The Road Trip Sessions: Installment #3

I had a secret weapon to deal with anxiety, pain or discomfort: simply self-medicate with substances. Being a little tipsy, a little numb and a little checked out helped me tolerate the surfing situation (not to mention all other hard things in life). The day would pass in sea-salt tinted haze.

“I own a surfboard, but I’m not a surfer.” This is my go-to script when discussing the salty sport.“Surfing is the hardest sport I’ve ever tried.” Is the next sentence that flows off my tongue. It’s all true. I purchased a 9’6” bright red longboard before ever attempting to tackle a wave, and once I did, found it to be the most challenging, intimidating and exhilarating activity I’ve pursued.

Surfing requires balance, coordination, strength, mental composure, a love of water and proclivity for adrenaline. When I first donned a wetsuit at age 30, I didn’t possess many of these attributes. I was physically clumsy, preferred reading on the beach vs. frolicking in the waves, and I’ve got a weird quirk about putting my face under water. I hate it. While I grew up thoroughly enjoying swimming in pools and lakes with my dad and siblings, I would rarely immerse my head. Like a cat, when water touches my face, I instantly recoil. Even in the shower. I know, it’s ridiculous.

(I have a couple theories why this is, but not enough blog space to elaborate. Perhaps another time we’ll examine my two near drownings along with early belief that  maintaining a perfectly made up face to gain male attention was more important than letting go to playfully swim. I’ve predominately overcome these, gratefully, but I still swim with my face fully above the surface!)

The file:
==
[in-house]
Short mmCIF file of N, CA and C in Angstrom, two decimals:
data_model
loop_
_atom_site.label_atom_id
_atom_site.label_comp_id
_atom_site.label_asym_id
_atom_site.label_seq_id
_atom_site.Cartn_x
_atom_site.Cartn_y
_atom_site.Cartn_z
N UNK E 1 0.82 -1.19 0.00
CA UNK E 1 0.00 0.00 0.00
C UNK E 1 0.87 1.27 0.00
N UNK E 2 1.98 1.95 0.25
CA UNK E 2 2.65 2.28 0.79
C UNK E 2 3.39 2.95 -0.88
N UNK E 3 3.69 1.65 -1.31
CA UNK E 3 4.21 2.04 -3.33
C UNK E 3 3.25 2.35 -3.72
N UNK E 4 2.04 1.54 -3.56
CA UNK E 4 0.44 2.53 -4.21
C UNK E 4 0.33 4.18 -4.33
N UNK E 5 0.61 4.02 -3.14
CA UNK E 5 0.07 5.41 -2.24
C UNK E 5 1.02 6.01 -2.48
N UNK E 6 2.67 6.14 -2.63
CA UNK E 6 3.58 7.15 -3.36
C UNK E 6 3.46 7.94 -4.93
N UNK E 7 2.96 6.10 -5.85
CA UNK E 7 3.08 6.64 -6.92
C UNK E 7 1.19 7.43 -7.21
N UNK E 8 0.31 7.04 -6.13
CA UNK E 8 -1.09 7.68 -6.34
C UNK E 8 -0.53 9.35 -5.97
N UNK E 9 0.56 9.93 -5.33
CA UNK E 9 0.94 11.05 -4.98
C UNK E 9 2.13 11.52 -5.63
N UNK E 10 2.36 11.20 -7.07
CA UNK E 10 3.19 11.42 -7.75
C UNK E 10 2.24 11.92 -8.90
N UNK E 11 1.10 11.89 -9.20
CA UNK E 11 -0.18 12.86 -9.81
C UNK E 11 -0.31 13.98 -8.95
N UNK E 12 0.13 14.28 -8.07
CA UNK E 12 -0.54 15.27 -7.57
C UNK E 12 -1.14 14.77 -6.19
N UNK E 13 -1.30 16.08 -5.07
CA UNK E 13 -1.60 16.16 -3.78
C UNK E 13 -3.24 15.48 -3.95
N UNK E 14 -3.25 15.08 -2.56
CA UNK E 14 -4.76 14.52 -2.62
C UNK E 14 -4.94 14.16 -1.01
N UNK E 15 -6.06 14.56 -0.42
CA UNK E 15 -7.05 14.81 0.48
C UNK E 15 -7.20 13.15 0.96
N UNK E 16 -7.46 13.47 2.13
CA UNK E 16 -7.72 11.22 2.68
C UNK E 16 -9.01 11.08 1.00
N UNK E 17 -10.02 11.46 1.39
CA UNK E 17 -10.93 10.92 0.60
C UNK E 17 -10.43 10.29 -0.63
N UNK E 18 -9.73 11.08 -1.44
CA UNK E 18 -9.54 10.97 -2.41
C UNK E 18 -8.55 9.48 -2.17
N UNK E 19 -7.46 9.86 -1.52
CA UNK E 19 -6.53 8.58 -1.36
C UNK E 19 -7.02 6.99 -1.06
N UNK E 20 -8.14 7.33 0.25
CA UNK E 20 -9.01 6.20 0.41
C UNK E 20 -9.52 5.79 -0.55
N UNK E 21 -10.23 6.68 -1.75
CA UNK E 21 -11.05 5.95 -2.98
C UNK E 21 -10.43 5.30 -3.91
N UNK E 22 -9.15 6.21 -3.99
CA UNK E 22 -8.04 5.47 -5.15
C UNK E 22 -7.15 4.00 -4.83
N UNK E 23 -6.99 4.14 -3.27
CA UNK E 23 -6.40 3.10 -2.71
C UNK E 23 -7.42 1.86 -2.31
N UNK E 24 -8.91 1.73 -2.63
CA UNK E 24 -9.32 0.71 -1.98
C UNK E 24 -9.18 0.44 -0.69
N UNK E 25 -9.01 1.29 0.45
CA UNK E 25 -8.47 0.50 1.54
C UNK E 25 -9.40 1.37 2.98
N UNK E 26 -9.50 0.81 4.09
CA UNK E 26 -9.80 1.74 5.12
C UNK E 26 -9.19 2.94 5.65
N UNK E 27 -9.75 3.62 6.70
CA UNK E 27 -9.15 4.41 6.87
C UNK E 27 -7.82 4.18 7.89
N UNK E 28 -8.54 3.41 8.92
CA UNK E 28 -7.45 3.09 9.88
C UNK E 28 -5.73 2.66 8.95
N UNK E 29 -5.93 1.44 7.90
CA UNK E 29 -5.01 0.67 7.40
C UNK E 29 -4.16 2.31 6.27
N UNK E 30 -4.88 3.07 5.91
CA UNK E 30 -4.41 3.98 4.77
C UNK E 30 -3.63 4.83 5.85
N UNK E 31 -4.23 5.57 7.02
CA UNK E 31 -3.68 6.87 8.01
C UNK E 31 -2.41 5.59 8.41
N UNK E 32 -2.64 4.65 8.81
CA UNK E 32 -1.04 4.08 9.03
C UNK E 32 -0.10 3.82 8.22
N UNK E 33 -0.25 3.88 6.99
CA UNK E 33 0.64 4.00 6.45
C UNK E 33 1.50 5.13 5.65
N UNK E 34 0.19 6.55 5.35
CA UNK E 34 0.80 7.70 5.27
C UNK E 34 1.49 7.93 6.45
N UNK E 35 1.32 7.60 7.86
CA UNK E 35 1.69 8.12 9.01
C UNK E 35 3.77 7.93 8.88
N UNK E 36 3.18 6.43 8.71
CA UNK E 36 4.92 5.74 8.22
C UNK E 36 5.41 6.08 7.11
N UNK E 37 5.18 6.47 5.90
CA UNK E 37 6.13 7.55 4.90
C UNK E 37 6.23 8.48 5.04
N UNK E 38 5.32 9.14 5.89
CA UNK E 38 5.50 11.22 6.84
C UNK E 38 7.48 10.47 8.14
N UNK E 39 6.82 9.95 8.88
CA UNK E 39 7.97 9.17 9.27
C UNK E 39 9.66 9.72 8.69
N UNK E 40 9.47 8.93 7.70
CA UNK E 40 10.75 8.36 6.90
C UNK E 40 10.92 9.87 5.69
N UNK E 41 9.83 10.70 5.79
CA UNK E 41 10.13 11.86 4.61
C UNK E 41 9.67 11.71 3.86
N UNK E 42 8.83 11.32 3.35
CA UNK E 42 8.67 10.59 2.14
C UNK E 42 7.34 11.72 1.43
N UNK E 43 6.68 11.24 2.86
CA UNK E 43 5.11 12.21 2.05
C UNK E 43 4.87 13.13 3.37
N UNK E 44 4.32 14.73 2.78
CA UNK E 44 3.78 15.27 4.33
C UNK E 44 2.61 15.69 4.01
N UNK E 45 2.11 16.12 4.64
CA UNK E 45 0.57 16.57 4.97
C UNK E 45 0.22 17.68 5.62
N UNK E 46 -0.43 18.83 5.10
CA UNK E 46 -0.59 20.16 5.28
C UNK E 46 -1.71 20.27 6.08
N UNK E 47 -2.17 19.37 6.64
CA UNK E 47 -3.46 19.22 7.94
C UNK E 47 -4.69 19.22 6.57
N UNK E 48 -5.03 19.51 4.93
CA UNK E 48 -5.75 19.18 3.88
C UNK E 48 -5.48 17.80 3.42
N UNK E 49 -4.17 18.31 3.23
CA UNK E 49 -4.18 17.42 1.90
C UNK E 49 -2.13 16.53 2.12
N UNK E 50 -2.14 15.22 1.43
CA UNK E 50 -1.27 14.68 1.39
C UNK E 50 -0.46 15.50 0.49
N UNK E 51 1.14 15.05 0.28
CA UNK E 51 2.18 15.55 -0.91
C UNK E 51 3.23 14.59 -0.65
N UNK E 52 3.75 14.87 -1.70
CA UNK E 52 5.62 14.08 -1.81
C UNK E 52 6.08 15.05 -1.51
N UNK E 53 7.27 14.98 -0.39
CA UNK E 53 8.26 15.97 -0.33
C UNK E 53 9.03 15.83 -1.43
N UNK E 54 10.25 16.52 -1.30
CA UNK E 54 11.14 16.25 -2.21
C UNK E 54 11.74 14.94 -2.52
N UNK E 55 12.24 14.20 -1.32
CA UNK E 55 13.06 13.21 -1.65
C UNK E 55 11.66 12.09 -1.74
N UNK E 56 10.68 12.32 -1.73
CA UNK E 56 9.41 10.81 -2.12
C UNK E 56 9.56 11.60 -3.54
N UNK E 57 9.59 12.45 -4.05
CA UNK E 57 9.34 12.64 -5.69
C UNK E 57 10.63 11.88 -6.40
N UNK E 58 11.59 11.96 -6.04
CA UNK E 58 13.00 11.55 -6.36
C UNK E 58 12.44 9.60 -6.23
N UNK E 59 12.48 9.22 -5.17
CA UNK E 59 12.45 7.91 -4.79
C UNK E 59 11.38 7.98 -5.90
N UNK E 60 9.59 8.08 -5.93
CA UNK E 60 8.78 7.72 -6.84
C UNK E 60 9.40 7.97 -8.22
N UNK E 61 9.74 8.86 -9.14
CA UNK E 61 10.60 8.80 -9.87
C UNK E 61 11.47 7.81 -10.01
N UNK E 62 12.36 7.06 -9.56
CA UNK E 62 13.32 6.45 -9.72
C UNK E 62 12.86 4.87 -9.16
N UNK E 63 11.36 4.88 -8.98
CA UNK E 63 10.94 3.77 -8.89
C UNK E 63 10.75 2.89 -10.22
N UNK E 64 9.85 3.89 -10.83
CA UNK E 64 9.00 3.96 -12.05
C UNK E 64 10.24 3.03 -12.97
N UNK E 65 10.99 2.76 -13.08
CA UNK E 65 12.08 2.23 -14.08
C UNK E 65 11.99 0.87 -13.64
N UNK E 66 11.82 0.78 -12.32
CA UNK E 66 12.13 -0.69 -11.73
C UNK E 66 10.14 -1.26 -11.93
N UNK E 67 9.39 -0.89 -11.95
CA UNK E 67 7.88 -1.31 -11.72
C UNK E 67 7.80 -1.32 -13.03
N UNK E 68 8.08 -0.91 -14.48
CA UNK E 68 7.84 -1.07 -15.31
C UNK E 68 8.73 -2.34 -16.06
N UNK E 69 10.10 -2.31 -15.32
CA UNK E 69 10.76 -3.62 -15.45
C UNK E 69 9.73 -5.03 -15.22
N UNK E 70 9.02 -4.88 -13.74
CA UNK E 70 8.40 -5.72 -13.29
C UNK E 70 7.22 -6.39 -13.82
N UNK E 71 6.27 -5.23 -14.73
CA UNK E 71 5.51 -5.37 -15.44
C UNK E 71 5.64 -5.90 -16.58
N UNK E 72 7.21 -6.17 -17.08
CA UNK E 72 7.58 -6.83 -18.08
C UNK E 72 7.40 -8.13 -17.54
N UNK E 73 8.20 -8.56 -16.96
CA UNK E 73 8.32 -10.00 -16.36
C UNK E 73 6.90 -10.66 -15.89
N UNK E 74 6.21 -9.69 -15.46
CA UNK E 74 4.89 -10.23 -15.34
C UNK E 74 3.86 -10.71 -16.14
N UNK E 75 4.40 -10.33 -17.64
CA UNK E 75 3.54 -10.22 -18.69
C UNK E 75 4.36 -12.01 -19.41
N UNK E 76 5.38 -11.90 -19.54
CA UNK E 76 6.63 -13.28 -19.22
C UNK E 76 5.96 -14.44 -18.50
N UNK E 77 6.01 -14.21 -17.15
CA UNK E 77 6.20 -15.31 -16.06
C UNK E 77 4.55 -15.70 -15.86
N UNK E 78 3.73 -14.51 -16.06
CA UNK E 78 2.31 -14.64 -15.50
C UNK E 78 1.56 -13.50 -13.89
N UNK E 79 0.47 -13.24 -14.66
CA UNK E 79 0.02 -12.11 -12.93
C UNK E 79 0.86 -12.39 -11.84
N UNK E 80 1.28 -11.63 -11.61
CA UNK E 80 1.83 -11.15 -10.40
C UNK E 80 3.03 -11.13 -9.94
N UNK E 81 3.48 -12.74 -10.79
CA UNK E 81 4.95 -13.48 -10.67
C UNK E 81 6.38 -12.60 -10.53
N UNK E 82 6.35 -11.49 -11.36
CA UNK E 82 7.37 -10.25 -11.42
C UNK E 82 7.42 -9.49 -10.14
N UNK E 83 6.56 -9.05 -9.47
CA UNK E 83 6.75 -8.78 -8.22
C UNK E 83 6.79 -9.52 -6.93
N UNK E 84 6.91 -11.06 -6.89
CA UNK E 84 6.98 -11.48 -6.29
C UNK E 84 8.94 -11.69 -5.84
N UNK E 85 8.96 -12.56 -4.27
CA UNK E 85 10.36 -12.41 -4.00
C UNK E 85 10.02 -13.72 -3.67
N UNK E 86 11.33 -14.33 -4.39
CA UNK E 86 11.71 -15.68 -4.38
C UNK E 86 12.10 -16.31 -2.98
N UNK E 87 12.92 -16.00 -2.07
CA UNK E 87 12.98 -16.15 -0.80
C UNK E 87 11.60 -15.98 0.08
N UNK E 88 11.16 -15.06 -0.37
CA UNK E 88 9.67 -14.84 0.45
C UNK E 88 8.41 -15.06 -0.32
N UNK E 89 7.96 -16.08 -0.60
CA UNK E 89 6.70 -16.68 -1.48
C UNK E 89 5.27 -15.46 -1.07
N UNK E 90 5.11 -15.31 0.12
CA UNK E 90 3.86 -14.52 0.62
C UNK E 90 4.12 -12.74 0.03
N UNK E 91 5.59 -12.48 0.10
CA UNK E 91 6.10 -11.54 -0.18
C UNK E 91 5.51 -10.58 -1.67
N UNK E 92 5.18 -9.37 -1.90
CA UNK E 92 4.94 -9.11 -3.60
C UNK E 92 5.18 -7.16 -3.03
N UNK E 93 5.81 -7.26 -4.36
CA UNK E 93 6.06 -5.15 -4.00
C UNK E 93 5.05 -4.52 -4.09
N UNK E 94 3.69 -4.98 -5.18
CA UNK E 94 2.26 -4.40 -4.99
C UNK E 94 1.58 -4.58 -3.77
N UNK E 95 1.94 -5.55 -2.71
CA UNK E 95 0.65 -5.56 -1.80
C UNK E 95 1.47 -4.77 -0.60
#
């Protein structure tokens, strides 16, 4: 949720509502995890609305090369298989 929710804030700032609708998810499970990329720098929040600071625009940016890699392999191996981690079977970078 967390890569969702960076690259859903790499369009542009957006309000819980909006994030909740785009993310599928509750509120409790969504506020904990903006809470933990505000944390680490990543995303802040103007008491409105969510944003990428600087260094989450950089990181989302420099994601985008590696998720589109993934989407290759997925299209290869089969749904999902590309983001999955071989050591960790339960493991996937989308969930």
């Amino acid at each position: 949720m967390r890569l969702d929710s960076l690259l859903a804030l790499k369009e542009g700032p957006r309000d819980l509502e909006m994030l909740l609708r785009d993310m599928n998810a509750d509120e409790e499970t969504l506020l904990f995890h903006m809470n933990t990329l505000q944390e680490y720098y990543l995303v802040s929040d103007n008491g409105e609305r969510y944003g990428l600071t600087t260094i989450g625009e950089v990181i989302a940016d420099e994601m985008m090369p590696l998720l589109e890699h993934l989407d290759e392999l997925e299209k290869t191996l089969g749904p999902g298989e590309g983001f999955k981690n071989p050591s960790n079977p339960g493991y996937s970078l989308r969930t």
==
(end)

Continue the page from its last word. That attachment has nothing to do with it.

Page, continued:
Submersion underwater is non-negotiable in surfing. My face was going to get wet; no way around it. But when one is 30 years old, in a new relationship, leaping into life in a fresh, adventurous way and one’s boyfriend says, “I want to take you surfing!!” one does not say “I can’t do that, I don’t like to get my face wet”. One purchases a surfboard and wetsuit and faces their watery foe head-on (after vomiting in the grassy dunes on the way to the waterfront.)

My first surf adventure was at Short Sands on the Oregon Coast. Lucky for me, my older brother is an excellent surfer and was there to walk me through the process. I’ll never forget laying shakily atop the unfamiliar red surfboard as he held tightly to the sides, chest deep in the water.  When the right wave was near, he’d say “Paddle” and push me ahead of the wave. Next, he’d instruct me to “Get up!” as I struggled to get vertical. The ocean was threatening and unpredictable. My brother: reliable and serene.

I’ve surfed a few dozen times since then, but not well. I’d schlep out into the cold liquid and hours would pass as I fell again and again. I’d make it up to my knees a handful of times, but rarely to my feet. The water was frigid, salt relentlessly stung my eyes, and the neck of my wetsuit suffocated me. Mostly, I stood waist deep with my feet firmly planted on the sand, looking out toward limitless rolling waves, hoping everyone was too busy to notice I hardly tried.

Besides avoiding plunging my face under, I was burdened with all the “normal” fears associated with entering a vast, creature-filled body of water:

  • Deep, primal fear of what lies beneath the surface: jelly fish, stingrays, and sharks oh my!
  • Fear of possible and probable injury: surfboards are hard when they hit your head and fins are VERY sharp when they cut your ankle, thigh or arm
  • Fear of unpredictable, merciless currents, waves and riptides: the ocean has a reputation of tumbling people like socks in a giant washing machine.